the one who stops the flow of rivers…


Ever since the 19th century when the first dinosaur fossils were identified by scientists, stories and rumors suggested that the extinction of the dinosaurs was not as complete as it seemed, and that at least one species of these great reptiles survived, living in the swamps of central Africa.

The tales told of a creature living in the swamps and rivers. The animal was called ‘Jago-Nini’ which meant ‘giant diver.’ Although the actual creature had never been seen by Western eyes, explorers were told that it “Comes out of the water and devours people.” Footprints were examined by western scientists which were “about the size of a good frying pan in circumference and three claws instead o’five.”

Many tribes were familiar with this elusive animal so the creature goes by a variety of different names including ‘dingonek,’ ‘Ol-umaina,’ and ‘chipekwe.’ Dispite great efforts, explorers never saw direct evidence of the creatures existence for themselves, only hearing the tales from the natives.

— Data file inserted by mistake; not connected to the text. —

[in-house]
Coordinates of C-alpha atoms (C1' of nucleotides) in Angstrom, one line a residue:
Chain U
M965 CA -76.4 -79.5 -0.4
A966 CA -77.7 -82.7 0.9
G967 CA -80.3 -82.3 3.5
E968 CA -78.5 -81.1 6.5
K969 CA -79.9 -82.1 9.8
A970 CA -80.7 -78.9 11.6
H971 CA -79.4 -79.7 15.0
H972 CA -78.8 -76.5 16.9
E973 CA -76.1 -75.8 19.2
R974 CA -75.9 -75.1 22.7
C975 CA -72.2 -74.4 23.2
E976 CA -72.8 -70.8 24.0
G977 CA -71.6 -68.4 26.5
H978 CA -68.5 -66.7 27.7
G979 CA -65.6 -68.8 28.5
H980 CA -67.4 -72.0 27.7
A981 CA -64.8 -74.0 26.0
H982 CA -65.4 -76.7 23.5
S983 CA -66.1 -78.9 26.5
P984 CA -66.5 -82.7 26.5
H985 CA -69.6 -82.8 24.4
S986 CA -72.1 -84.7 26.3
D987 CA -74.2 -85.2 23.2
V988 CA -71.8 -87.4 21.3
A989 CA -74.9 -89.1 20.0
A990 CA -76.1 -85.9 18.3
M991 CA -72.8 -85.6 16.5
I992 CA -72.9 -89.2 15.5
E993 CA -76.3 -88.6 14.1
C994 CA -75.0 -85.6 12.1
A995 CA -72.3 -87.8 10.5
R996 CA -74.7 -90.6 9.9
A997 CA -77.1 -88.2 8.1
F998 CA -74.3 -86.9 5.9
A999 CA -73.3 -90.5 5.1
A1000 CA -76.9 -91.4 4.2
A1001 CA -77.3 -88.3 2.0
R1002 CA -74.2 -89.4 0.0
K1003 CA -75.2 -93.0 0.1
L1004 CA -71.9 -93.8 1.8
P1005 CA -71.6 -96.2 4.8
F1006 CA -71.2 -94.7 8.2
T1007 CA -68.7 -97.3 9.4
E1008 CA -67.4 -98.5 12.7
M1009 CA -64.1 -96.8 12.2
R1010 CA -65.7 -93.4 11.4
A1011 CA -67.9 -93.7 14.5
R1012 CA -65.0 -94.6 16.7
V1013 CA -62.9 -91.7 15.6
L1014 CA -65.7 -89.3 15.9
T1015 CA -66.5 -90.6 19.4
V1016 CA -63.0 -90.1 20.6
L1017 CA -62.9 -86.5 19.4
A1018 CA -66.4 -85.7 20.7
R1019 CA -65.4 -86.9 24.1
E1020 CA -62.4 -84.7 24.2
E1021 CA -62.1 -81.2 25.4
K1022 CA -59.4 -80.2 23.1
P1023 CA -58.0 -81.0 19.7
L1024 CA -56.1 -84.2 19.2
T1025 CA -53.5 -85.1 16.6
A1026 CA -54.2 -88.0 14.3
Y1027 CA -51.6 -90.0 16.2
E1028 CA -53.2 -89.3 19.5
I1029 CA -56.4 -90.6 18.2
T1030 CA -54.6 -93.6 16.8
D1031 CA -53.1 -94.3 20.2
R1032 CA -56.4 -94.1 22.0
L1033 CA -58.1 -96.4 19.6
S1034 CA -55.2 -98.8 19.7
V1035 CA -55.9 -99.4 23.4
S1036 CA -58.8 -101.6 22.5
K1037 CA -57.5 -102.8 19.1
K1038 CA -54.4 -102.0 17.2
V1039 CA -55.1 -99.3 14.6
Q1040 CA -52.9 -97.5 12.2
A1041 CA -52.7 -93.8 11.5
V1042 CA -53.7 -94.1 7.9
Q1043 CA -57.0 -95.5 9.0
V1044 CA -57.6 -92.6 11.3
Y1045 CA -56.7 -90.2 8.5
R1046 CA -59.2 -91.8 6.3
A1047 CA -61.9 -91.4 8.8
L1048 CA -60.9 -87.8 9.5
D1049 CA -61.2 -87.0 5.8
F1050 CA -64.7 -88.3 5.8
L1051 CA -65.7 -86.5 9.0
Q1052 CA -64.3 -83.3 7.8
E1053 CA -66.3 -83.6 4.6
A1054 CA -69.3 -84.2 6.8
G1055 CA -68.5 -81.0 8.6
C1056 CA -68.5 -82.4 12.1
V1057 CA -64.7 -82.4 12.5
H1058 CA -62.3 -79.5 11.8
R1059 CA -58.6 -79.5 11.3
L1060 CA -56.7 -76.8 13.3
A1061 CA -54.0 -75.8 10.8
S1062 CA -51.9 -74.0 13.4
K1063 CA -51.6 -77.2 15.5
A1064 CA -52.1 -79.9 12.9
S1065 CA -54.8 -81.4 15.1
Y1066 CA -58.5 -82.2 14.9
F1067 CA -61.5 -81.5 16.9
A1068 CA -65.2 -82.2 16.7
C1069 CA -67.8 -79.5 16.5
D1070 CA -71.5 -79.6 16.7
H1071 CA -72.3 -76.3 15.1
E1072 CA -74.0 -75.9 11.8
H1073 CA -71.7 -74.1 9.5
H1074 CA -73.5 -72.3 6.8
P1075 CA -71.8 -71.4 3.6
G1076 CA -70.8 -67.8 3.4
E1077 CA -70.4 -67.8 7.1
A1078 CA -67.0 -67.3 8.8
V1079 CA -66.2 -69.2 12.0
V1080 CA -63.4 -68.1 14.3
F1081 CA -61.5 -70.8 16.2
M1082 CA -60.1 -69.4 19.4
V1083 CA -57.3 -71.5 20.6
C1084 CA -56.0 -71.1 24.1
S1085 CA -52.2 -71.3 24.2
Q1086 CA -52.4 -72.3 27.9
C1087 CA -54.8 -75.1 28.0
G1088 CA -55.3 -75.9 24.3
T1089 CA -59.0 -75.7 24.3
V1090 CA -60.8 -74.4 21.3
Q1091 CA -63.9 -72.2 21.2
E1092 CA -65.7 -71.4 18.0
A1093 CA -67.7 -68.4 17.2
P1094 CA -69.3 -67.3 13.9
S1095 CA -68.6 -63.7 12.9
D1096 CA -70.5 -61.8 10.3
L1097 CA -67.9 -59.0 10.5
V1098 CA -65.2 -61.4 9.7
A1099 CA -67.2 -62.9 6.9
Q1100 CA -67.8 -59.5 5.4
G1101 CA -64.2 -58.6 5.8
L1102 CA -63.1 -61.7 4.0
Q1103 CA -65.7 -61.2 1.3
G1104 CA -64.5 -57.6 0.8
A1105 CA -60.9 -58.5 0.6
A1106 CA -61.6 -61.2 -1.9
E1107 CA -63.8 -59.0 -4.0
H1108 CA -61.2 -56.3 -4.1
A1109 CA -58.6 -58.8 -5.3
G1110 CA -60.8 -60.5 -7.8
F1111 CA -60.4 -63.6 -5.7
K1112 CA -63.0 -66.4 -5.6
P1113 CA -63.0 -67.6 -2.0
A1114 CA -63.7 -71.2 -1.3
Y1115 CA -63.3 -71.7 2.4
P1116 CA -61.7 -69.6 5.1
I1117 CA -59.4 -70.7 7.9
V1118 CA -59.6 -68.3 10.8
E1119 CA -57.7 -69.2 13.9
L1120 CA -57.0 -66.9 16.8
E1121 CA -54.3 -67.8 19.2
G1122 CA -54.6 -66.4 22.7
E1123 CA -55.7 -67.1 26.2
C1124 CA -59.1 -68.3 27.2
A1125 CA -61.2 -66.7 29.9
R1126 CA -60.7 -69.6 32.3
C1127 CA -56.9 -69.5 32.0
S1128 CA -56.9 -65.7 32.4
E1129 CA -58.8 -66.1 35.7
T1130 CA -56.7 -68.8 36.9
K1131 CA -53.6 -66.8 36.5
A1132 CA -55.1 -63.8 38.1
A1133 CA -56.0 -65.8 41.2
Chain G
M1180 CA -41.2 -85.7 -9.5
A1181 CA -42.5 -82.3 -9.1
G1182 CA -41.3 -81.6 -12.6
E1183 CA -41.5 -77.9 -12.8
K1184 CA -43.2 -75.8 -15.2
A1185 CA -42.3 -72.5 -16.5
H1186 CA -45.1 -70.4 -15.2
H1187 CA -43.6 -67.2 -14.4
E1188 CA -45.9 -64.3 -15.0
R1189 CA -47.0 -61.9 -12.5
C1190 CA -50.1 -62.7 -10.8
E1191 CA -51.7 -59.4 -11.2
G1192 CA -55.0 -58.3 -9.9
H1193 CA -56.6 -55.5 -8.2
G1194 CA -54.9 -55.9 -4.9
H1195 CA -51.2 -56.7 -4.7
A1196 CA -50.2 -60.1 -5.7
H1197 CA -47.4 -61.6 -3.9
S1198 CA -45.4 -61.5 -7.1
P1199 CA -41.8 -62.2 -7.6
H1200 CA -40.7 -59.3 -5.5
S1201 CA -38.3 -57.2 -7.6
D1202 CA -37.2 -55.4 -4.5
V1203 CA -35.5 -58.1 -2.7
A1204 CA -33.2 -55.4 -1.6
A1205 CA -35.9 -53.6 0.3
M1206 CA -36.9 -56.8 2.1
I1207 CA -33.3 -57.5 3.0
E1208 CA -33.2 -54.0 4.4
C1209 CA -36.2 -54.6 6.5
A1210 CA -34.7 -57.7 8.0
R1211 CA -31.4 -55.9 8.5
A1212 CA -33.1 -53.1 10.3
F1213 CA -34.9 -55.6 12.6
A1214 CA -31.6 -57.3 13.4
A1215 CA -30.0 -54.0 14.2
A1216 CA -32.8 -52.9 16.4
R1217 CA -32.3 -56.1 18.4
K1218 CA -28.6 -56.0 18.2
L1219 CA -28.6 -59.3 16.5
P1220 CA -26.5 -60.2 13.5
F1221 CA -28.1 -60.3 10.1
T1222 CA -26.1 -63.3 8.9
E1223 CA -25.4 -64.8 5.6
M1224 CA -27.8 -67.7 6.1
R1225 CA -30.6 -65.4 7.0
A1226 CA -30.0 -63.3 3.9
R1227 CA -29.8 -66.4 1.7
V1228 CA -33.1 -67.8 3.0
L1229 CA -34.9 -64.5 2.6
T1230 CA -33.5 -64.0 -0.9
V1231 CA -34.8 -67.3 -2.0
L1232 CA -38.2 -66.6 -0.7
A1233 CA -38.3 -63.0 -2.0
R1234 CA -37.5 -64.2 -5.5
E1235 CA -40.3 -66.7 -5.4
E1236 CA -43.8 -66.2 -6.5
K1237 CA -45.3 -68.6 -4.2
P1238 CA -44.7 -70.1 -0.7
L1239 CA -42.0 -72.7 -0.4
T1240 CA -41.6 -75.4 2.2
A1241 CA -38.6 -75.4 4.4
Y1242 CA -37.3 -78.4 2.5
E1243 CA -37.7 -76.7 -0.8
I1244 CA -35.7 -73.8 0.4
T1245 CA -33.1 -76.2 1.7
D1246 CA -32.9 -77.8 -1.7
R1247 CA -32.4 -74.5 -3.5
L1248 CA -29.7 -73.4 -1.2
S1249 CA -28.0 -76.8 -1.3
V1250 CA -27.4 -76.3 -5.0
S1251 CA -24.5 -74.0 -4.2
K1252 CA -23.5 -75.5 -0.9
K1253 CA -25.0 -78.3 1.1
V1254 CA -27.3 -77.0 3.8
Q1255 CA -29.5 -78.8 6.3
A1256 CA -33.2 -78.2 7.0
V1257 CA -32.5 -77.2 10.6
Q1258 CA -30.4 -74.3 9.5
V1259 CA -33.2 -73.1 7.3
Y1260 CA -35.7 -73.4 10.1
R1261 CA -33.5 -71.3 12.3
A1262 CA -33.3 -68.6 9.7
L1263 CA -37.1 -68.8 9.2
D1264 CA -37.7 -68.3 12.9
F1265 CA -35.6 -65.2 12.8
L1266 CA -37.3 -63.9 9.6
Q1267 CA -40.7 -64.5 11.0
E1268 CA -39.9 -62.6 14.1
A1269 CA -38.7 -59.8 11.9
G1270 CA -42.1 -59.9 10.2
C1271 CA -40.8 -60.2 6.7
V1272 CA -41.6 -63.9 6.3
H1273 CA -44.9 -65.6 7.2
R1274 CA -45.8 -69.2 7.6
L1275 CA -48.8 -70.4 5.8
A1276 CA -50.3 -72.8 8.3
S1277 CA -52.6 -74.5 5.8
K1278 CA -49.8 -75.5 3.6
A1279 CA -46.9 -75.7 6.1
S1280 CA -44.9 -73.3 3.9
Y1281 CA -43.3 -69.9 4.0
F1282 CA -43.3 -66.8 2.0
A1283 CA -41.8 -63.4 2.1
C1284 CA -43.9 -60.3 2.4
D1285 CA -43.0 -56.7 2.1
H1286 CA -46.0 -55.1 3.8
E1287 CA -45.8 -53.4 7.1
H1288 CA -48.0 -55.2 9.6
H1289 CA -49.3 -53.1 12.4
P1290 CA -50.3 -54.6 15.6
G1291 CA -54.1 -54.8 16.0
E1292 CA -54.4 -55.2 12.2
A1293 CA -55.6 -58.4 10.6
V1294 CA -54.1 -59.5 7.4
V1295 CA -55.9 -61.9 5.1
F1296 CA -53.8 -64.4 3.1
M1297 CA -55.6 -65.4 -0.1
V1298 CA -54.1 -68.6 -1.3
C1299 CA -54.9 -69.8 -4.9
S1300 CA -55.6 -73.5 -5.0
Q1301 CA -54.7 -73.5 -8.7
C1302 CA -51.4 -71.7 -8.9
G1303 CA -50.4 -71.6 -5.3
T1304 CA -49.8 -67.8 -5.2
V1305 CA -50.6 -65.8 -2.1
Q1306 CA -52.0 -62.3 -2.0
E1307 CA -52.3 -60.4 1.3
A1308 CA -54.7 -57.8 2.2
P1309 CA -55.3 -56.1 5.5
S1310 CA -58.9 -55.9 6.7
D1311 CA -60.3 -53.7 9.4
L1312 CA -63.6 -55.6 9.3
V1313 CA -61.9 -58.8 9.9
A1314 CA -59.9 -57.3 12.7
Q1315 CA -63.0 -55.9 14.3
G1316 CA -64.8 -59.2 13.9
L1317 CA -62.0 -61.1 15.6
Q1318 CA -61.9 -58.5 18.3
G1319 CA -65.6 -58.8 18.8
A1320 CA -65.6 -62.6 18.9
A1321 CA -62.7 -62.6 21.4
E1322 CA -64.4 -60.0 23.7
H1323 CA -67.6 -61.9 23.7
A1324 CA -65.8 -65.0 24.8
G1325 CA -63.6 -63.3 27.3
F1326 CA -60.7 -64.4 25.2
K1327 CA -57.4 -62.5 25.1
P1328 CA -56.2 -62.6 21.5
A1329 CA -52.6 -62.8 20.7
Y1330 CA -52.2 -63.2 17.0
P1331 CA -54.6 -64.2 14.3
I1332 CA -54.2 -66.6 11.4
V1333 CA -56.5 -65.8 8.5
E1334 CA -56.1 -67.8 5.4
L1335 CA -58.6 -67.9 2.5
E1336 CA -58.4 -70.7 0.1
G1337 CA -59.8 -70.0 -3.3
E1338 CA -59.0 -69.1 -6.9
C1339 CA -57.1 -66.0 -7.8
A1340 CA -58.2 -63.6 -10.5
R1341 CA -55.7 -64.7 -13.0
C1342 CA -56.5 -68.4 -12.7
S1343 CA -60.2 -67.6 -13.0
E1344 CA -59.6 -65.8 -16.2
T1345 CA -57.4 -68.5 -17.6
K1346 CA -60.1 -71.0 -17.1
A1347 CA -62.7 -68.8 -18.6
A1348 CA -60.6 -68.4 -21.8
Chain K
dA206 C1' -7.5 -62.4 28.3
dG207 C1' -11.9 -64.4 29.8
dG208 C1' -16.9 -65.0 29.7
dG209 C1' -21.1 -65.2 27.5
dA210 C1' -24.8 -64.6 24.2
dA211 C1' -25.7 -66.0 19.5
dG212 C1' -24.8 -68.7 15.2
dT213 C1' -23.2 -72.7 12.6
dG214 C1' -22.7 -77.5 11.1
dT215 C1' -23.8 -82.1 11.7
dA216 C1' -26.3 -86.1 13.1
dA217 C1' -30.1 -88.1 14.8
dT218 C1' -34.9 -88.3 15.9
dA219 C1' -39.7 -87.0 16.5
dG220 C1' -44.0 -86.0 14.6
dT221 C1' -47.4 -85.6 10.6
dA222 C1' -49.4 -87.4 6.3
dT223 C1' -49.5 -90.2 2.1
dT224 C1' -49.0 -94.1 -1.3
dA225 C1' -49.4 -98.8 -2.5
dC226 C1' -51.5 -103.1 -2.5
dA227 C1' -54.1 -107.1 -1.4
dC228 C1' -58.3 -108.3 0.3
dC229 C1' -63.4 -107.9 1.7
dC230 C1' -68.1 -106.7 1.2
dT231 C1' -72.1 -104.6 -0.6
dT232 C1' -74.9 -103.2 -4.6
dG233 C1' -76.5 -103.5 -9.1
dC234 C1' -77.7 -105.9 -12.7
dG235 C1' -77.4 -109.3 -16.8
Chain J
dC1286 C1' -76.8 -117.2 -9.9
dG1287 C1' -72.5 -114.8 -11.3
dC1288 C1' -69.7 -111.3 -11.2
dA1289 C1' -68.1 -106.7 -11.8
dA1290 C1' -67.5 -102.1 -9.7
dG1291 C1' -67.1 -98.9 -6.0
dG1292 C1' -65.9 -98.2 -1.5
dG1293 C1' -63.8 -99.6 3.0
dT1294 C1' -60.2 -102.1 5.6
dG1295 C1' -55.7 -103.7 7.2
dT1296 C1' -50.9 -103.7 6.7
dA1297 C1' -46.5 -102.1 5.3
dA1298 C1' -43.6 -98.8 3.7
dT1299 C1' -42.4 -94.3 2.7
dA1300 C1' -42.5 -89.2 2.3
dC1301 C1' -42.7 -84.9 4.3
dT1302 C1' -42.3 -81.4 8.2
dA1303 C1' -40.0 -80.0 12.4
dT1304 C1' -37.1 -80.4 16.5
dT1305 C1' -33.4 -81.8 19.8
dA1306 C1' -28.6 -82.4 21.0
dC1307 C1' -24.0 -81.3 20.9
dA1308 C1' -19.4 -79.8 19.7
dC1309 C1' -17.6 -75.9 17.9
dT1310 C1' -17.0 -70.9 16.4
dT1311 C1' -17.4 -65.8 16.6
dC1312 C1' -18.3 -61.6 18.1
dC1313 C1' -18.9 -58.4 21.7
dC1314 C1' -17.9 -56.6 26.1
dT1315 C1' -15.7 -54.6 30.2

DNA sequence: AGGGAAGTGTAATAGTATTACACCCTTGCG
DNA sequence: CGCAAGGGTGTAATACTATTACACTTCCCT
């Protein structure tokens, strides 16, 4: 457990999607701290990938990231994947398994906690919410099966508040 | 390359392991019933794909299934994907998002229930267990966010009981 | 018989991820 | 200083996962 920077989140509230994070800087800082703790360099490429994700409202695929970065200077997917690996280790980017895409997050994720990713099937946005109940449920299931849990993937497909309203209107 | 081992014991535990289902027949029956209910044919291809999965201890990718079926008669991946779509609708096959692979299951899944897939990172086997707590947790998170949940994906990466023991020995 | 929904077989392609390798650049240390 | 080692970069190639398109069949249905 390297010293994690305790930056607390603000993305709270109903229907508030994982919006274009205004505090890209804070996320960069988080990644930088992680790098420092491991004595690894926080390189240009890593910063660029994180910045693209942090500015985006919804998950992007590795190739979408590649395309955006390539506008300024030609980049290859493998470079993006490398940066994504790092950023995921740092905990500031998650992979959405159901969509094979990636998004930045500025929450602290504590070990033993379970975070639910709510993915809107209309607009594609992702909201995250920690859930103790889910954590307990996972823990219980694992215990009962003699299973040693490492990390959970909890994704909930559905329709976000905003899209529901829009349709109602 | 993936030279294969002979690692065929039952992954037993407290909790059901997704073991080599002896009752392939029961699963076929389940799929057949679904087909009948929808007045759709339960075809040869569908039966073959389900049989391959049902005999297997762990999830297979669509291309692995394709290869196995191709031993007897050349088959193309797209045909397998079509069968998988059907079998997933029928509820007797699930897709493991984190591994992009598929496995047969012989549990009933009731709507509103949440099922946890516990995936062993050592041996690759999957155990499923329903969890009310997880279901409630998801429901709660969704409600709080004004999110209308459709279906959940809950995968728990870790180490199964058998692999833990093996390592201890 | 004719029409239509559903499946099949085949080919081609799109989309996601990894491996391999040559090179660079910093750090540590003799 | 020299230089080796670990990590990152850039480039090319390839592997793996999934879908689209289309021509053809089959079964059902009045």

One exception was when, in 1932, British cryptozoologist Ivan Sanderson was traveling in Africa and came across large hippo-like tracks in a region with no hippos. He was told by the natives that they were made by a creature named the ‘mgbulu-eM’bembe.’ Later Sanderson saw something in the water that seemed too large to be a hippo, but it disappeared before he could investigate further.

Perhaps the best known reports about this kind of creature came out of the Congo after the turn of the century. Captain Freiheer von Stein zu Lausnitz, a German explorer, heard stories about an animal that was “brownish gray with a smooth skin, its size approximately that of an elephant, at least that of a hippopotamus.” The creature had a long flexible neck and enjoyed a vegetarian diet. The natives called it mok’ele-mbembe.

As more and more of Africa was charted and explored, the dinosaur tales faded away. However, in 1980, Dr. Roy Mackal, a biologist at the University of Chicago, and James Powell, a herpetologist, decided to go and take another look at the source of the mok’ele-mbembe tales. As with earlier explorers they failed to see the creature themselves. However, they did interview several people who had, and also heard about a creature with a long neck and tail that was killed along Lake Tele in 1959.